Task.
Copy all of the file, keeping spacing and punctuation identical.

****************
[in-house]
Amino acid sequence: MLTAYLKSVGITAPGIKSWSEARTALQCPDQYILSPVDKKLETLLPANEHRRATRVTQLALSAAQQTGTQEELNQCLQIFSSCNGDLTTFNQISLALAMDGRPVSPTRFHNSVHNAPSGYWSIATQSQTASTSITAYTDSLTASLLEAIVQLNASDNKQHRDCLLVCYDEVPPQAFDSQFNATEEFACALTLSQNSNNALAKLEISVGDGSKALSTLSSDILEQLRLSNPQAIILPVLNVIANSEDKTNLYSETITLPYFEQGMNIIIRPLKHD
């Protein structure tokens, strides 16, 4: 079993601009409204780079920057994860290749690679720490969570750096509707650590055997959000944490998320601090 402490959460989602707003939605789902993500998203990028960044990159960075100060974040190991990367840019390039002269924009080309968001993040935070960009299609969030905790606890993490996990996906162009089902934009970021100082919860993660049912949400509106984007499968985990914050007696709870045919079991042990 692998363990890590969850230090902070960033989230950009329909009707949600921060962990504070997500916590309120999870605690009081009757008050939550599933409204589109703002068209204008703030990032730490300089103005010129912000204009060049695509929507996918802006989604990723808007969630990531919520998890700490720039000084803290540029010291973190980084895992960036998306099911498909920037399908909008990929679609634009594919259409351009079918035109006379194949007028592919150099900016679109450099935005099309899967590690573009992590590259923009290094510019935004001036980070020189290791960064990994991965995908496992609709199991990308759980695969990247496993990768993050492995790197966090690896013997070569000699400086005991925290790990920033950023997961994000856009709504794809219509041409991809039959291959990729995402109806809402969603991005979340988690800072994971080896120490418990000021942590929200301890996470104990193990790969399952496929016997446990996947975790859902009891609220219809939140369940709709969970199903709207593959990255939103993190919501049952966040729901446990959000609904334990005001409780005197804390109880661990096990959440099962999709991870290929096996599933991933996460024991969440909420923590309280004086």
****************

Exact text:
[in-house]
Amino acid sequence: MLTAYLKSVGITAPGIKSWSEARTALQCPDQYILSPVDKKLETLLPANEHRRATRVTQLALSAAQQTGTQEELNQCLQIFSSCNGDLTTFNQISLALAMDGRPVSPTRFHNSVHNAPSGYWSIATQSQTASTSITAYTDSLTASLLEAIVQLNASDNKQHRDCLLVCYDEVPPQAFDSQFNATEEFACALTLSQNSNNALAKLEISVGDGSKALSTLSSDILEQLRLSNPQAIILPVLNVIANSEDKTNLYSETITLPYFEQGMNIIIRPLKHD
């Protein structure tokens, strides 16, 4: 079993601009409204780079920057994860290749690679720490969570750096509707650590055997959000944490998320601090 402490959460989602707003939605789902993500998203990028960044990159960075100060974040190991990367840019390039002269924009080309968001993040935070960009299609969030905790606890993490996990996906162009089902934009970021100082919860993660049912949400509106984007499968985990914050007696709870045919079991042990 692998363990890590969850230090902070960033989230950009329909009707949600921060962990504070997500916590309120999870605690009081009757008050939550599933409204589109703002068209204008703030990032730490300089103005010129912000204009060049695509929507996918802006989604990723808007969630990531919520998890700490720039000084803290540029010291973190980084895992960036998306099911498909920037399908909008990929679609634009594919259409351009079918035109006379194949007028592919150099900016679109450099935005099309899967590690573009992590590259923009290094510019935004001036980070020189290791960064990994991965995908496992609709199991990308759980695969990247496993990768993050492995790197966090690896013997070569000699400086005991925290790990920033950023997961994000856009709504794809219509041409991809039959291959990729995402109806809402969603991005979340988690800072994971080896120490418990000021942590929200301890996470104990193990790969399952496929016997446990996947975790859902009891609220219809939140369940709709969970199903709207593959990255939103993190919501049952966040729901446990959000609904334990005001409780005197804390109880661990096990959440099962999709991870290929096996599933991933996460024991969440909420923590309280004086």